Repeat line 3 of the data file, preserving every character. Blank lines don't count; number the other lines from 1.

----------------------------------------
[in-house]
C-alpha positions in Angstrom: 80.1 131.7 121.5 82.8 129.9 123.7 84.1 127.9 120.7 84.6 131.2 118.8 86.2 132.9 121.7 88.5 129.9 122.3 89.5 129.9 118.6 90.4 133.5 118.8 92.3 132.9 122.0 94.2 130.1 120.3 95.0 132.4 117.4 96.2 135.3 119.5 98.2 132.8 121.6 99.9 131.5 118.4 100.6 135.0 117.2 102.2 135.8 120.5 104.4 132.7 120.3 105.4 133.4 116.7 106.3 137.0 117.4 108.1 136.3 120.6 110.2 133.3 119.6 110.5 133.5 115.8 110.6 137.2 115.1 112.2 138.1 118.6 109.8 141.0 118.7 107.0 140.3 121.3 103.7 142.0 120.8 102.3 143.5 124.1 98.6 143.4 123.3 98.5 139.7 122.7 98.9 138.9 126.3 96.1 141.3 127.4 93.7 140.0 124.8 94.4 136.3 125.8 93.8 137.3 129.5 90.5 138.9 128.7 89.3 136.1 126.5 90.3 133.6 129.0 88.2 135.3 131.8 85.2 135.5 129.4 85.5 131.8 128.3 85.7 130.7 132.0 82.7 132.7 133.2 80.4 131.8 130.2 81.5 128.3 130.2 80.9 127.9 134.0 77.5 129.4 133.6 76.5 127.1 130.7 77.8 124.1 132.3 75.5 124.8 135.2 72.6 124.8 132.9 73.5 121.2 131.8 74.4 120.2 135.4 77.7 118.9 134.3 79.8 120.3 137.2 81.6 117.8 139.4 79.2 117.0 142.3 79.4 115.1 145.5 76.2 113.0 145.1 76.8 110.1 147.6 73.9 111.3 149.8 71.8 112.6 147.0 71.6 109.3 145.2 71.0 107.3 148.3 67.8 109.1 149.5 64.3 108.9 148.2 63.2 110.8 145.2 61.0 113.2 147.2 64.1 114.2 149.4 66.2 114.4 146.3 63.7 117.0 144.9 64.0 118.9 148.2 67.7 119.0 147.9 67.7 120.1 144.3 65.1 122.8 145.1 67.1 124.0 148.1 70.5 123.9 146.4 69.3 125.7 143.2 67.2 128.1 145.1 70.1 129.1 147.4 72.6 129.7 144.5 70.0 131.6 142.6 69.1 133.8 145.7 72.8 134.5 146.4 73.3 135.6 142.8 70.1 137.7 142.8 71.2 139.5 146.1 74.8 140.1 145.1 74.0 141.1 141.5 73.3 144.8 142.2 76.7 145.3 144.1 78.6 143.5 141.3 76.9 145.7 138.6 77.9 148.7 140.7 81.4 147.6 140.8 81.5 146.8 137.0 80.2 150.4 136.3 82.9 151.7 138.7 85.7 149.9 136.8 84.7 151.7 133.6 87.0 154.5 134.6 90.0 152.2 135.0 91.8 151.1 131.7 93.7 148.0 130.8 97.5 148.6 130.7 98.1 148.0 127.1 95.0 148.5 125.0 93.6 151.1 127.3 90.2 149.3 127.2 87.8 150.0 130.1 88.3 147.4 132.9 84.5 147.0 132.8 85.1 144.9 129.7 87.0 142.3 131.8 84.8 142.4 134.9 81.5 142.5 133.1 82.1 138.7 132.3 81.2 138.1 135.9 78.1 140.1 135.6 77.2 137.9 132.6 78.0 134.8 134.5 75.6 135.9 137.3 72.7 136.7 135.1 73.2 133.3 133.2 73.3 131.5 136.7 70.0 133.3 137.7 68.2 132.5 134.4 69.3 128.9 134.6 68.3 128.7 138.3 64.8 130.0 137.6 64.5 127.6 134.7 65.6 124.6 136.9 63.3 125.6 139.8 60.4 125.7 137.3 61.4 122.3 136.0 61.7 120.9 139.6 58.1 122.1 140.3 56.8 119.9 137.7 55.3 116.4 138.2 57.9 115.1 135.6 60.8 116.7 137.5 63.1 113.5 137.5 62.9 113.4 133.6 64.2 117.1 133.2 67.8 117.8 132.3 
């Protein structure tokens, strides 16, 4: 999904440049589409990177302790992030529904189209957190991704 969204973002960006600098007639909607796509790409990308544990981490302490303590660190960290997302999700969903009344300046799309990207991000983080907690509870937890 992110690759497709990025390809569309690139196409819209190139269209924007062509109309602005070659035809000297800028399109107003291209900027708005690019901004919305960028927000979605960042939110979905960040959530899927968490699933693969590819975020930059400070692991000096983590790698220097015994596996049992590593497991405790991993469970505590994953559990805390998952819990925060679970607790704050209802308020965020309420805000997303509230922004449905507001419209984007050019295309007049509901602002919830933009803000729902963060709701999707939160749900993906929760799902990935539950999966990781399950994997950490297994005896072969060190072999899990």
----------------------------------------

């Protein structure tokens, strides 16, 4: 999904440049589409990177302790992030529904189209957190991704 969204973002960006600098007639909607796509790409990308544990981490302490303590660190960290997302999700969903009344300046799309990207991000983080907690509870937890 992110690759497709990025390809569309690139196409819209190139269209924007062509109309602005070659035809000297800028399109107003291209900027708005690019901004919305960028927000979605960042939110979905960040959530899927968490699933693969590819975020930059400070692991000096983590790698220097015994596996049992590593497991405790991993469970505590994953559990805390998952819990925060679970607790704050209802308020965020309420805000997303509230922004449905507001419209984007050019295309007049509901602002919830933009803000729902963060709701999707939160749900993906929760799902990935539950999966990781399950994997950490297994005896072969060190072999899990």